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Caloric deficits as you approach your goal weight

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Given that a large person has a higher caloric maintenance requirement than a smaller/lighter person, then as you are losing weight, your maintenance caloric requirement will decrease. This means that as you approach your goal weight, your daily caloric deficit becomes smaller. Am I right so far?

In theory, you should stop losing weight when your daily calorie goal - which started out as a deficit - becomes your maintenance calories. Am I right so far?

This may matter more when you have a lot of weight to lose, as I'm guessing the difference in maintenance between two people who are 20 lbs apart in weight is not that significant.

I've been thinking about this because it suggests that 1) your weight loss will slow as you approach your goal (because your actual deficit is becoming smaller) and 2) you can set your end weight based on your daily caloric goals (within reason) and never need to climb back up to your maintenance levels (a process which seems to generate much discussion on the maintenance board).

Comments?

Replies

  • Sued0nim
    Sued0nim Posts: 17,456 Member
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    You slow your rate of weight loss as you approach maintenance ..from 2lb to 1.5lb to 1 to 0.5lb

    Because MFP automatically adjusts your calories every 10lbs or so this helps you get a manageable amount of calories

    Also a 250 cut to maintenance level is not as big a leap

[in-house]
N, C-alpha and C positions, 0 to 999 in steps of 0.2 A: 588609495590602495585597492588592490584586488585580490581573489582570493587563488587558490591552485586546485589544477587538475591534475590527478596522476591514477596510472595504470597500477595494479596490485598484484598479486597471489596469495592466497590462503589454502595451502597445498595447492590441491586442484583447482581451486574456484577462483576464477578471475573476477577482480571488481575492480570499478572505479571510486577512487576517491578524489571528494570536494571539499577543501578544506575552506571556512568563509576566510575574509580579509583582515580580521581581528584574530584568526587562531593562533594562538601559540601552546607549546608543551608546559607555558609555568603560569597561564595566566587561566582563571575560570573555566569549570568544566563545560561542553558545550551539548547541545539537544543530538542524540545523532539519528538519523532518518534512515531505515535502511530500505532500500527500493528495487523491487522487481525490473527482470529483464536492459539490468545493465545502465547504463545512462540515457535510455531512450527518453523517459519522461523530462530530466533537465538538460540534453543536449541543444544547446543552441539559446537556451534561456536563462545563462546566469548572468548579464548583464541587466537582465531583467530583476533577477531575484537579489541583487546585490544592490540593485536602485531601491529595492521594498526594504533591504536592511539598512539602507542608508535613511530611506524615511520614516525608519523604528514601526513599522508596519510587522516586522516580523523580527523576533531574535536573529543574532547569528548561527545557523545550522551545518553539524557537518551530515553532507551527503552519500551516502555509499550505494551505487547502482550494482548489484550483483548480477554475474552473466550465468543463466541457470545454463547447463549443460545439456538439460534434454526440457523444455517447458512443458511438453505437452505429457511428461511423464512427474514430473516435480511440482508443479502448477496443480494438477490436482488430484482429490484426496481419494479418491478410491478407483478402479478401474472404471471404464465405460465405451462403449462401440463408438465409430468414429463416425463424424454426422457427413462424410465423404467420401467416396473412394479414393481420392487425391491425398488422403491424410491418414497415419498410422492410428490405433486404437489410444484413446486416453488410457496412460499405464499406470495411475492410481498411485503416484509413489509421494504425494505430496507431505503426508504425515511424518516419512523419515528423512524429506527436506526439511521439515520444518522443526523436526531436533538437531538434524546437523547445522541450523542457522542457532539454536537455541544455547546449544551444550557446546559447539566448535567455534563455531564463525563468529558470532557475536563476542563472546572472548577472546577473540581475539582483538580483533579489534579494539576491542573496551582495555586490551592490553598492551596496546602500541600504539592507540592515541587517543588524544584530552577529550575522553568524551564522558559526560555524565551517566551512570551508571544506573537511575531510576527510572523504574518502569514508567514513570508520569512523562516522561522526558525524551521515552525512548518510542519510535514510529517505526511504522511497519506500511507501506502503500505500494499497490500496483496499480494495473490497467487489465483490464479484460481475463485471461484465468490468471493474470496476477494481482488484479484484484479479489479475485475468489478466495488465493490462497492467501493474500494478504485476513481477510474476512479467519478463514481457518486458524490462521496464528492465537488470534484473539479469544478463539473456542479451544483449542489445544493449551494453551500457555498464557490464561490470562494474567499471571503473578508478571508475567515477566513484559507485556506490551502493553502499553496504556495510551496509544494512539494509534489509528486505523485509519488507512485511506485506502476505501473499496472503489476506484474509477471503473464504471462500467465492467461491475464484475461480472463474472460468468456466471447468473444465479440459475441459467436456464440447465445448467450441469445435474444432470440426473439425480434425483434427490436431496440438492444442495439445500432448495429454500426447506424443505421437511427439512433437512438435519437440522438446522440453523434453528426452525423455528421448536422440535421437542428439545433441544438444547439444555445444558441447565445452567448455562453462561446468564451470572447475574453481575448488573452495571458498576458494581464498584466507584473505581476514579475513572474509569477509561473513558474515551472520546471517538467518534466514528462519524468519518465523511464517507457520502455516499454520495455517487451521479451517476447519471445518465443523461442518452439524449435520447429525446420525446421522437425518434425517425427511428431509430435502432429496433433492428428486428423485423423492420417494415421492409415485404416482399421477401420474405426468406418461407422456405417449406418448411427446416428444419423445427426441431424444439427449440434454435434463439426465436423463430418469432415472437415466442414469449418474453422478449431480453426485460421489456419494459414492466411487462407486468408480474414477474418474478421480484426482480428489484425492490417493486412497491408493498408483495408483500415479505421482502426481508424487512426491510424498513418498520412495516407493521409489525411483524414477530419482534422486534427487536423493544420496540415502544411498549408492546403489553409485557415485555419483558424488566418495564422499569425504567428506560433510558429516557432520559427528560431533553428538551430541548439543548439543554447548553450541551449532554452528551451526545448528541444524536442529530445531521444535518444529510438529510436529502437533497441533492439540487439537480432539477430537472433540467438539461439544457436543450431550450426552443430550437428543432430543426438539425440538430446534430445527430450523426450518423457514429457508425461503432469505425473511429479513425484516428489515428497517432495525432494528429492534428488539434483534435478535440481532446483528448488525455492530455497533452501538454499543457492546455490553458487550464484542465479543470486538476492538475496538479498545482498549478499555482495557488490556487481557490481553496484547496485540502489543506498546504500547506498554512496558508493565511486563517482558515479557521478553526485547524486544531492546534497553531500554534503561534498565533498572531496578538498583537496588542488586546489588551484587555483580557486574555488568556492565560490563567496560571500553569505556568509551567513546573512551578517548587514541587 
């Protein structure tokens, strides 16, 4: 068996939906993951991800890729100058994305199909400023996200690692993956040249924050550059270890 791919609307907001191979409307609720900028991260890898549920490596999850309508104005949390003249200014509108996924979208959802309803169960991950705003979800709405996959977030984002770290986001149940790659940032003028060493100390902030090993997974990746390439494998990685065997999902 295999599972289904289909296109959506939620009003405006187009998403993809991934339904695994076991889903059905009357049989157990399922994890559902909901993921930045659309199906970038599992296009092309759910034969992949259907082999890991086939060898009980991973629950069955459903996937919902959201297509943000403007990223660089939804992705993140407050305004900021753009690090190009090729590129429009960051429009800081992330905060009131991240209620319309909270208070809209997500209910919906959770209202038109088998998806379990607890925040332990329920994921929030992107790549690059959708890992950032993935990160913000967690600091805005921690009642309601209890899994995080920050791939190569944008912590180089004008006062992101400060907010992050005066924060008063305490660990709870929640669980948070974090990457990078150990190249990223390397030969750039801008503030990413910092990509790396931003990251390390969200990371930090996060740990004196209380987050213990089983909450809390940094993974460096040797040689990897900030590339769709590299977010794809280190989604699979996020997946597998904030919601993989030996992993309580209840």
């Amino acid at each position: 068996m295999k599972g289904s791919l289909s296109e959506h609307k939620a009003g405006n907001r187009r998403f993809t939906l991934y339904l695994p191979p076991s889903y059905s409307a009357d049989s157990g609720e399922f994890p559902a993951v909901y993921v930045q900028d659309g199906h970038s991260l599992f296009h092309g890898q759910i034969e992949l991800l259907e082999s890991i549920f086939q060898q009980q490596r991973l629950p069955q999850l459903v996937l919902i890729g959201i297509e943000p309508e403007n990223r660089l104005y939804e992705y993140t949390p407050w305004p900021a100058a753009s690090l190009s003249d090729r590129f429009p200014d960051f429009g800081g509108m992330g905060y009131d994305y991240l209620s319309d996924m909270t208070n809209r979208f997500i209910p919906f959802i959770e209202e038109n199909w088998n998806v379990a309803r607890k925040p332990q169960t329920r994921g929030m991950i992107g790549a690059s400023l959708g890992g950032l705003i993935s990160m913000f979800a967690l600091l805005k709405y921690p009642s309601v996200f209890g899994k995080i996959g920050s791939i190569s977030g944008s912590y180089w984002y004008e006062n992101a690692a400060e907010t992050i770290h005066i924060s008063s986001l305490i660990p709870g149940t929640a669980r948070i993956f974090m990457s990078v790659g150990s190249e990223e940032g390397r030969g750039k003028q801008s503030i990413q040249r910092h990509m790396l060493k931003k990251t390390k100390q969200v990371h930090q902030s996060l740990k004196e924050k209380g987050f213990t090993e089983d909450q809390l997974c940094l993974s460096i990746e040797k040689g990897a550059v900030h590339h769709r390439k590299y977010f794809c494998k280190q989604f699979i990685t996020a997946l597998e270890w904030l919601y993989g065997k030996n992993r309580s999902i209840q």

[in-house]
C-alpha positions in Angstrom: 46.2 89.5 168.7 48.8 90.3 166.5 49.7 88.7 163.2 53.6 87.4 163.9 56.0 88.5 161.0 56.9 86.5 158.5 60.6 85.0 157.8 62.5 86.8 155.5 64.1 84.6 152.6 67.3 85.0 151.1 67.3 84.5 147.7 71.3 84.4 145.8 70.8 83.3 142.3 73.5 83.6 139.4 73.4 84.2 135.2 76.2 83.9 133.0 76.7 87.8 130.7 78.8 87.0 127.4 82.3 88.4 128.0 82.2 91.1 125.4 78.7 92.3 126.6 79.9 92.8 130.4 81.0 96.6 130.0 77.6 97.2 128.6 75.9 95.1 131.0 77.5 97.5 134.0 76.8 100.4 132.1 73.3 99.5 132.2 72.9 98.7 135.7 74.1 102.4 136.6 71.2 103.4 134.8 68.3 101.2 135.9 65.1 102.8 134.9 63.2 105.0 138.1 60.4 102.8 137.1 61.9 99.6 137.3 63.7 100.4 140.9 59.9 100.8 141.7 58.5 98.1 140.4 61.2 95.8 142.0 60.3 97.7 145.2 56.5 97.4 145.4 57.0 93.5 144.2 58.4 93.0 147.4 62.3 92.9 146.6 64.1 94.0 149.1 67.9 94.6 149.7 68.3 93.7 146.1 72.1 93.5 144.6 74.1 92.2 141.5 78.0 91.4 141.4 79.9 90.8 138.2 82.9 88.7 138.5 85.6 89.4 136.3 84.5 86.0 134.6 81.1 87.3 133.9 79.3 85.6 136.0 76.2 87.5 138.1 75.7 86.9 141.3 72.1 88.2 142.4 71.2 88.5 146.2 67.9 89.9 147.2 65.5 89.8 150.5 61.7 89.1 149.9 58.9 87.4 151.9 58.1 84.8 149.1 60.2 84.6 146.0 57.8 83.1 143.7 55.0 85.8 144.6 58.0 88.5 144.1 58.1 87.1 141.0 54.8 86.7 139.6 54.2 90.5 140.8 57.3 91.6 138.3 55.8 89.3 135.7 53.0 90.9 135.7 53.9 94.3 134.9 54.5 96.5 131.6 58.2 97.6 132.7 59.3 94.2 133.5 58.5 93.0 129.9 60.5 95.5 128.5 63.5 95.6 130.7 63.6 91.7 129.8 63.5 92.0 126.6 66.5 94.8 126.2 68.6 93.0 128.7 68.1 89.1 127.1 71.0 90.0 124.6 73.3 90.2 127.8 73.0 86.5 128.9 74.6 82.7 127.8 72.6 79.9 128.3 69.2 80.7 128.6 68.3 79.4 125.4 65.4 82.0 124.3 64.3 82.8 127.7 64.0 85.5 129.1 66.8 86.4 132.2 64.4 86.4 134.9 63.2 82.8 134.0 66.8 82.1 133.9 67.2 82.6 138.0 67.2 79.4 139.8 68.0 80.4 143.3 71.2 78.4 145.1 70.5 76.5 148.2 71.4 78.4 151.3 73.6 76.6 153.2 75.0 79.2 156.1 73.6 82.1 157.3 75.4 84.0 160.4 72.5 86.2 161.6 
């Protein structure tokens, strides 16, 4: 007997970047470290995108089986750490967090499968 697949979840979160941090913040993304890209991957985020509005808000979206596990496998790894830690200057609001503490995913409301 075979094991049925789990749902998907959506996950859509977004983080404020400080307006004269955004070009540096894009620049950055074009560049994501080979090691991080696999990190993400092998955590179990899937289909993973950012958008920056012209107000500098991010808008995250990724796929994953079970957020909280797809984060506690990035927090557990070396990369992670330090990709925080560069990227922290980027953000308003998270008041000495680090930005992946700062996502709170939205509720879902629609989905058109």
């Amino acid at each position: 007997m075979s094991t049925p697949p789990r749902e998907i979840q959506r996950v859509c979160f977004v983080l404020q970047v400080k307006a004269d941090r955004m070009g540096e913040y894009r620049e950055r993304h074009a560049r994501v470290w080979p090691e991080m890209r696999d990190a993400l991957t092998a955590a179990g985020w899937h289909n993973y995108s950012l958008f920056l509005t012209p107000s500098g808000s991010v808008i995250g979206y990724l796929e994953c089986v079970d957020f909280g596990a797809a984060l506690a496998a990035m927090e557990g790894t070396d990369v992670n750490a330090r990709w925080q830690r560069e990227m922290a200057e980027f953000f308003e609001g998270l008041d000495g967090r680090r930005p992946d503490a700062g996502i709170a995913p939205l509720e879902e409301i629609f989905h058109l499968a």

And also you then have to find your true maintenance TDEE...mine was higher than I expected

    Transferring to maintenance and finding your balance is not a huge difference from dieting at a low cut ...you keep doing the same thing but maybe you can have an extra banana or so

    But no I don't think many people keep cutting until their TDEE becomes their weight loss calories
  • walleymama
    walleymama Posts: 174 Member
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    Ah yes, I forgot that MFP adjusts your caloric goals as you lose weight. In my case, I'm already at the lowest I can go (1200) so it won't cut me below that.

    It's the mathematics of weight loss that intrigues me.

    I'm curious because I'm unsure what my goal weight could be. I know I feel pretty good at 140 lbs (I'm just shy of 5'6"), but wonder if I could get even lower. My daily caloric goal is currently set to 1200, but I exercise most days so I eat well enough. My TDEE is about 1600 (at my current weight of 150 lbs). How much weight would I need to lose to have my TDEE be 1200? If I stayed at 1200 where would I plateau out? (This is a theoretical question as I'm interested in being fit, not skinny).
  • Sued0nim
    Sued0nim Posts: 17,456 Member
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    Your questions are weird

    At 5'6 I highly doubt you have a TDEE of 1600 ...you would have to be intensely lazy for that
  • Kalikel
    Kalikel Posts: 9,626 Member
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    walleymama wrote: »
    Ah yes, I forgot that MFP adjusts your caloric goals as you lose weight. In my case, I'm already at the lowest I can go (1200) so it won't cut me below that.